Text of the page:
From Old English grasian (to feed on grass), from græs (grass).

Pronunciation

  • IPA(key): /ɡɹeɪz/
  • Homophones: grays, greys
  • Rhymes: -eɪz

Noun

graze (plural grazes)

  1. The act of grazing; a scratching or injuring lightly on passing.
  2. A light abrasion; a slight scratch.
  3. The act of animals feeding from pasture.
    • 1904, Empire Review (volume 6, page 188)
      If it be sundown, when the herds are returning from their daily graze in the long grass of the jungle, clouds of dust will be marking their track along every approach to the village []

Translations

Verb

graze (third-person singular simple present grazes, present participle grazing, simple past and past participle grazed)

  1. (transitive) To feed or supply (cattle, sheep, etc.) with grass; to furnish pasture for.
    • 1731, Jonathan Swift, Considerations upon Two Bills Relating to the Clergy
      a field or two to graze his cows
    • 1999: Although it is perfectly good meadowland, none of the villagers has ever grazed animals on the meadow on the other side of the wall. — Stardust, Neil Gaiman, page 4 (2001 Perennial Edition).
  2. (transitive, intransitive) To feed on; to eat (growing herbage); to eat grass from (a pasture)
    Cattle graze in the meadows.
    • 1993, John Montroll, Origami Inside-Out (page 41)
      The bird [Canada goose] is more often found on land than other waterfowl because of its love for seeds and grains. The long neck is well adapted for grazing.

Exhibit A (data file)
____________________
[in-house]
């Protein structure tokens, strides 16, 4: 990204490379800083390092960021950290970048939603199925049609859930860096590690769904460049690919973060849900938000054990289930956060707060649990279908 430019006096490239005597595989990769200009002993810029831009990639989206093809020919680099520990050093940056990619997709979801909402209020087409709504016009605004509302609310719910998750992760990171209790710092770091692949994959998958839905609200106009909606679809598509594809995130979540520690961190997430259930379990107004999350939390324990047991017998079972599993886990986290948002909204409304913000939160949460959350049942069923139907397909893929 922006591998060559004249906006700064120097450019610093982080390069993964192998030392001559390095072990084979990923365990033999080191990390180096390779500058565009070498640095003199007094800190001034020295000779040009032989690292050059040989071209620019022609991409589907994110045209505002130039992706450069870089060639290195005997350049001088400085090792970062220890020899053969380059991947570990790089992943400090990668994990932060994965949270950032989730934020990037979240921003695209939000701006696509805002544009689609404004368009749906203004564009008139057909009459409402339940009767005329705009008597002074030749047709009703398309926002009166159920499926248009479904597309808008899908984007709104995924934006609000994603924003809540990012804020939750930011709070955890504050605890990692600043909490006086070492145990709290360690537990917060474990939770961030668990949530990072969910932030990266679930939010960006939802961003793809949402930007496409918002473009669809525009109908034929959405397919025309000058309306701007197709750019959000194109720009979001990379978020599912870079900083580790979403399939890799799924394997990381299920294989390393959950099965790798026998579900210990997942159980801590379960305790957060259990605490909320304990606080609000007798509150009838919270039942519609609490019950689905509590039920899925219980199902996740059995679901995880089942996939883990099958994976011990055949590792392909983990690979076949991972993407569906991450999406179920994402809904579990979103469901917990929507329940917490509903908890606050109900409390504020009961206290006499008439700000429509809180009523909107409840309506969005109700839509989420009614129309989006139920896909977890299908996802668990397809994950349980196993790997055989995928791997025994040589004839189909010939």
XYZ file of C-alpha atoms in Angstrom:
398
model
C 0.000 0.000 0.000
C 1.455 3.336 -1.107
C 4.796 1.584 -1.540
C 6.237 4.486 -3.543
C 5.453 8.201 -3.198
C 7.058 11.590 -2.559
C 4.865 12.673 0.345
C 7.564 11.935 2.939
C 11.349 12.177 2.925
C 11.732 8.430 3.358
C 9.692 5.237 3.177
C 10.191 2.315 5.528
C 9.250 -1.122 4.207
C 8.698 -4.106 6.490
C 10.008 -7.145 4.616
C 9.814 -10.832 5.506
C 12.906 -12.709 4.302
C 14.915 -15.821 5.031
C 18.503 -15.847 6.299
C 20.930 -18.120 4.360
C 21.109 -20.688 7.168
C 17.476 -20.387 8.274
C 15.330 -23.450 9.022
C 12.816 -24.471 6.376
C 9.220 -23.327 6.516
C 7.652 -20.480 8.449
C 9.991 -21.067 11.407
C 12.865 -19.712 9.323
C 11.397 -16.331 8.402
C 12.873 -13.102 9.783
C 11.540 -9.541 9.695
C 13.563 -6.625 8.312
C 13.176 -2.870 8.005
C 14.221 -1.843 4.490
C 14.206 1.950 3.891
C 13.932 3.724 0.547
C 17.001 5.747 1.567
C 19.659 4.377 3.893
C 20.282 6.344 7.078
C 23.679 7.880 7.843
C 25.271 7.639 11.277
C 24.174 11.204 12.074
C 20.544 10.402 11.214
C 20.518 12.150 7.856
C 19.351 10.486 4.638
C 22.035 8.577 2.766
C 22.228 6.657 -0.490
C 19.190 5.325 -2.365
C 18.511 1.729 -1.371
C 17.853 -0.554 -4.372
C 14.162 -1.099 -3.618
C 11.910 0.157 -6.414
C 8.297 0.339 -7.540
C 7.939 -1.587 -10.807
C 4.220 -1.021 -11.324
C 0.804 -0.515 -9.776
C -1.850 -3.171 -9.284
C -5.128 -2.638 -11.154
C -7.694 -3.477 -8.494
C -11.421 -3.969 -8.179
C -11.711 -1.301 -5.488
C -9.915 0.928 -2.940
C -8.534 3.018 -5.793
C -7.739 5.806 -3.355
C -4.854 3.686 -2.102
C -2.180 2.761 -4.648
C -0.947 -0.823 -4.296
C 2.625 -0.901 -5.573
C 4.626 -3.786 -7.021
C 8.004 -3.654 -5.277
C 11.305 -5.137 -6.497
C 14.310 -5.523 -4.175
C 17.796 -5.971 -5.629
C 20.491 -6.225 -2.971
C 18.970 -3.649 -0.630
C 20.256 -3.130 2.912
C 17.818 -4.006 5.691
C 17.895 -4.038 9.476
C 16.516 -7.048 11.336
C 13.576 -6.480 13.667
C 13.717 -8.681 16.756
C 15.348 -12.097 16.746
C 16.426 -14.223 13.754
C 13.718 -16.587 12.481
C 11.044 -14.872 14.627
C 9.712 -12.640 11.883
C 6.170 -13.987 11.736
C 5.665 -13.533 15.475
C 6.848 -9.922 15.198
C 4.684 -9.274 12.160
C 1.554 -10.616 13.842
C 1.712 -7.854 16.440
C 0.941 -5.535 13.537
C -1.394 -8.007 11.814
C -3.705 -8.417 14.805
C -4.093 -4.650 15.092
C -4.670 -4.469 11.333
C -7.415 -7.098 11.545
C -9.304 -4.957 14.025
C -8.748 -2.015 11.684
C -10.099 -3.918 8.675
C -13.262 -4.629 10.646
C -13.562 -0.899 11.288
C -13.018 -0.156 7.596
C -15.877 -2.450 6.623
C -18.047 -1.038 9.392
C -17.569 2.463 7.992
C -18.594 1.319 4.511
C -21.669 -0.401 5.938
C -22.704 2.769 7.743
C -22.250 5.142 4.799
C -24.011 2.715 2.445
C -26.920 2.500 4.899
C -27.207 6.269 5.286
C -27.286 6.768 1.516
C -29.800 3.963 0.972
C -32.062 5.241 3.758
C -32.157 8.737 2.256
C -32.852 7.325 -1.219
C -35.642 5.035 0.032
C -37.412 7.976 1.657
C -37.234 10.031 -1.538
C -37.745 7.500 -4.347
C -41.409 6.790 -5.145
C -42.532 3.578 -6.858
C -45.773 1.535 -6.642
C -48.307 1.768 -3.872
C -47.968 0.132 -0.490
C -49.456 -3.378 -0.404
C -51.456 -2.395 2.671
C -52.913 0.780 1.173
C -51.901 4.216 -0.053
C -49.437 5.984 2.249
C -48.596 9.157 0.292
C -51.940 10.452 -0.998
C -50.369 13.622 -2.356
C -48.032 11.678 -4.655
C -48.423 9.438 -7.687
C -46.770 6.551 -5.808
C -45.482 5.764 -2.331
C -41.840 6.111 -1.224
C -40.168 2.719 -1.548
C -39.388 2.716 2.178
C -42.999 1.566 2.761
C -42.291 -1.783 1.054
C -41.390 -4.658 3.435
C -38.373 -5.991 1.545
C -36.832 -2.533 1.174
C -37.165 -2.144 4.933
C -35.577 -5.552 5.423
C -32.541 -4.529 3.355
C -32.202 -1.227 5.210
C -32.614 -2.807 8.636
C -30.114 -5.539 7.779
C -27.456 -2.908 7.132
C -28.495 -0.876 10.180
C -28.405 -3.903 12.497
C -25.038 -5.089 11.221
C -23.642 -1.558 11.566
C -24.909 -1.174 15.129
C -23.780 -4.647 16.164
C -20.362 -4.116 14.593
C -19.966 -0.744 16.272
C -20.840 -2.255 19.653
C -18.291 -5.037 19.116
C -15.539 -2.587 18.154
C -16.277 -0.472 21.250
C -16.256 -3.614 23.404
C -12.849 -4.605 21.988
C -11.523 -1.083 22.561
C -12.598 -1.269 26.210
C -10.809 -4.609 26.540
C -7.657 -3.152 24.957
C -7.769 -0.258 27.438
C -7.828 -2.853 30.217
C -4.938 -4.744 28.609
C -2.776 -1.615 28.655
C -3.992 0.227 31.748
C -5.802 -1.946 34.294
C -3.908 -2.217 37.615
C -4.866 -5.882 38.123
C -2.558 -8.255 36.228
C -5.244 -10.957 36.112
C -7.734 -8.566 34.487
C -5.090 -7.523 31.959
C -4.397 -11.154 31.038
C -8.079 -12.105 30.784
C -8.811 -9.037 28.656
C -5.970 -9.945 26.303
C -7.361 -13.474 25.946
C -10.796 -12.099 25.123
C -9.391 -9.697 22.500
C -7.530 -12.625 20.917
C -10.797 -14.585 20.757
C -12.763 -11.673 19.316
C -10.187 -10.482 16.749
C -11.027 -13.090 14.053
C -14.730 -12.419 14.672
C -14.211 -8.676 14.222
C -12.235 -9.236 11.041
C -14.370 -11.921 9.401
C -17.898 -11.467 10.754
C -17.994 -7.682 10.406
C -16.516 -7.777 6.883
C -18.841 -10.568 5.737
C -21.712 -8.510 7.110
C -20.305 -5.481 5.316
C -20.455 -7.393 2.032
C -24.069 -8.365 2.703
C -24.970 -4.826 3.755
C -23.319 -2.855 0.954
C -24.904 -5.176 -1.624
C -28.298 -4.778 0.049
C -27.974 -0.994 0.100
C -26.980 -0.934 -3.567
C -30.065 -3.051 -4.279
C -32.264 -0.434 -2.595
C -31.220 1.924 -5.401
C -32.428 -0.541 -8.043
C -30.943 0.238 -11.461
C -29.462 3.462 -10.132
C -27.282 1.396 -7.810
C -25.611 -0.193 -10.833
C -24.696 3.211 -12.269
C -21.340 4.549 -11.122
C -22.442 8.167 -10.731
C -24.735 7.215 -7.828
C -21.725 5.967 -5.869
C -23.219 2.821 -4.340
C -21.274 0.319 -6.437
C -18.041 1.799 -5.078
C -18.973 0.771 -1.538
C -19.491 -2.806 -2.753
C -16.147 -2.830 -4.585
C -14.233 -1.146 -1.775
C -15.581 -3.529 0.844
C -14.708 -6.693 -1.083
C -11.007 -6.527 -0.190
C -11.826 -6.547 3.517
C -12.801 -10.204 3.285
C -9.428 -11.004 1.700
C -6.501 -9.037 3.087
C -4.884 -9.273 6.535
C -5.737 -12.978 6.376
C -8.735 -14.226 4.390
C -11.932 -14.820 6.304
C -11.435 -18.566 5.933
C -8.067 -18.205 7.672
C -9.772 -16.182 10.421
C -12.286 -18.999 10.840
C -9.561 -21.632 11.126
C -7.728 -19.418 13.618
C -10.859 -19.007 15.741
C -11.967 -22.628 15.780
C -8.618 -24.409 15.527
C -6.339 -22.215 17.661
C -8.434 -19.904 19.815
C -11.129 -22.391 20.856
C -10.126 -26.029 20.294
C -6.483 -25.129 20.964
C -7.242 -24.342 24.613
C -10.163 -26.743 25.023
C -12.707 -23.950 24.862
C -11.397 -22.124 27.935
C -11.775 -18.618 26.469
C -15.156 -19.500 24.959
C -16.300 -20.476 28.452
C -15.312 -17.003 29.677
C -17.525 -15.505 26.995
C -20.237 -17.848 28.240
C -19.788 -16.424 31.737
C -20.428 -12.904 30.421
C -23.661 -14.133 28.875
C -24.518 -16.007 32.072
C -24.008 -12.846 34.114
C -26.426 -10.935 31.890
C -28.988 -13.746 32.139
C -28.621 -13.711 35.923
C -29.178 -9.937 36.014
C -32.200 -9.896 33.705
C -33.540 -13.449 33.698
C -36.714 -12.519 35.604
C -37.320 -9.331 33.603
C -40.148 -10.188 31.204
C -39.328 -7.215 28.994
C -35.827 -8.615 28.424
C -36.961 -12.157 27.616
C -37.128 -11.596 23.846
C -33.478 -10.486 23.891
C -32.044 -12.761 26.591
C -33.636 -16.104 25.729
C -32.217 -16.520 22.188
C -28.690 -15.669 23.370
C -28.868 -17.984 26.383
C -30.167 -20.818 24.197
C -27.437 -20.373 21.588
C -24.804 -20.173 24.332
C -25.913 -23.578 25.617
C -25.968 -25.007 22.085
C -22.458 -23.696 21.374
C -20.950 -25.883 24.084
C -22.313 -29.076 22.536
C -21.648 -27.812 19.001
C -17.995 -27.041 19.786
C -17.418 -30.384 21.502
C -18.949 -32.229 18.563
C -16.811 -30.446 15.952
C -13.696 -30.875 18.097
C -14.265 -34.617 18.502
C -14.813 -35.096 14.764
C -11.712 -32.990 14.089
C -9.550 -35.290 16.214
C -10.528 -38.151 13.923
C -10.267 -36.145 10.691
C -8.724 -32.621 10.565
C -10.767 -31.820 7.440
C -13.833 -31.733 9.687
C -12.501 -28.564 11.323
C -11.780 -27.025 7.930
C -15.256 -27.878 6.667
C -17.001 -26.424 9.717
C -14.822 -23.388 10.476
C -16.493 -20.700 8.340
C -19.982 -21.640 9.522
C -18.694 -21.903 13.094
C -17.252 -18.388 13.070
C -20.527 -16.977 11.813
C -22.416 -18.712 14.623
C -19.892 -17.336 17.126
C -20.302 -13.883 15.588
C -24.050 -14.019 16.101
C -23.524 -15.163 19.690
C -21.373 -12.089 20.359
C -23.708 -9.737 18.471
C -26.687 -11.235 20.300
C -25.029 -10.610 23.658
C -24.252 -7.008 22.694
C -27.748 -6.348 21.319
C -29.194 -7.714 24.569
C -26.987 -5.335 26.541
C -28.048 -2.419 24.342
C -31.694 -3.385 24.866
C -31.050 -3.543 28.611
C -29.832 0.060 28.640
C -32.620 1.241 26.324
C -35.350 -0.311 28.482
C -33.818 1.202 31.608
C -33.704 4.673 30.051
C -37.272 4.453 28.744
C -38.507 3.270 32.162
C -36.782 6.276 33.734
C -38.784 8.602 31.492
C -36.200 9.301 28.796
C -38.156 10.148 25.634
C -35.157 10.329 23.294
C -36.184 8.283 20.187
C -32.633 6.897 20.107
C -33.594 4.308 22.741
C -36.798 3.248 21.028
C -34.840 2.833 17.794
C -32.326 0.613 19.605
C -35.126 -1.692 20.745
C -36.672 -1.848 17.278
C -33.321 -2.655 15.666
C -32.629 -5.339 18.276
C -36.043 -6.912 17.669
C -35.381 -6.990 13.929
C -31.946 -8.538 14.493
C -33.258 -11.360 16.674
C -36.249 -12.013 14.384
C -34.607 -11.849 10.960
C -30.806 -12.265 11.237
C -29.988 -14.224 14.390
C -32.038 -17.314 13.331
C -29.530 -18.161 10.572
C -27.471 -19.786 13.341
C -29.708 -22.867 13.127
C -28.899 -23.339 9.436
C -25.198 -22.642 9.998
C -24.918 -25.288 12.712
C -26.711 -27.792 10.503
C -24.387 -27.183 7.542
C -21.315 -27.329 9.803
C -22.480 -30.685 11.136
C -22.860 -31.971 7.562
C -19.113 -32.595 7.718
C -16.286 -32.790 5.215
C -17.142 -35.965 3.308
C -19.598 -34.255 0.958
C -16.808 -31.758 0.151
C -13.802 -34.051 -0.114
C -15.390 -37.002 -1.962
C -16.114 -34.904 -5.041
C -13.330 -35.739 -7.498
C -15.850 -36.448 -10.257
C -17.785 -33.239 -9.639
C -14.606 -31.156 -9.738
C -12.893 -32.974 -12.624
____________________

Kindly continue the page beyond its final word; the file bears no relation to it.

3. (transitive) To tend (cattle, etc.) while grazing.
    • 1596-98, William Shakespeare, The Merchant of Venice, act I, scene iii:
      Shylock: When Jacob grazed his uncle Laban’s sheep
  4. (intransitive) To eat periodically throughout the day, rather than at fixed mealtimes.
    • 2008, Mohgah Elsheikh, Caroline Murphy, Polycystic Ovary Syndrome
      Furthermore, people who take the time to sit down to proper meals find their food more satisfying than people who graze throughout the day. If you skip meals, you will inevitably end up snacking on more high-fat high-sugar foods.
  5. To shoplift by consuming food or drink items before reaching the checkout.
    • 1992, Shoplifting (page 18)
      Grazing refers to customers who consume food items before paying for them, for example, a customer bags one and a half pounds of grapes in the produce department, eats some as she continues her shopping []
    • 2001, Labor Arbitration Information System (volume 2, page 59)
      Had the Grievant attempted to pay for the Mylanta or actually paid for it, then she would not be guilty of grazing or shoplifting.
  6. (transitive) To rub or touch lightly the surface of (a thing) in passing.
    the bullet grazed the wall
    • 1851, Herman Melville, Moby Dick, chapter 23
      But in that gale, the port, the land, is that ship’s direst jeopardy; she must fly all hospitality; one touch of land, though it but graze the keel, would make her shudder through and through.
  7. (transitive) To cause a slight wound to; to scratch.
    to graze one’s knee
  8. (intransitive) To yield grass for grazing.

Derived terms

  • Earth-grazing
  • grazing fire
  • overgraze

Translations

Anagrams

  • Garzê, Zager, gazer

Dutch

Verb

graze

  1. (archaic) singular present subjunctive of grazen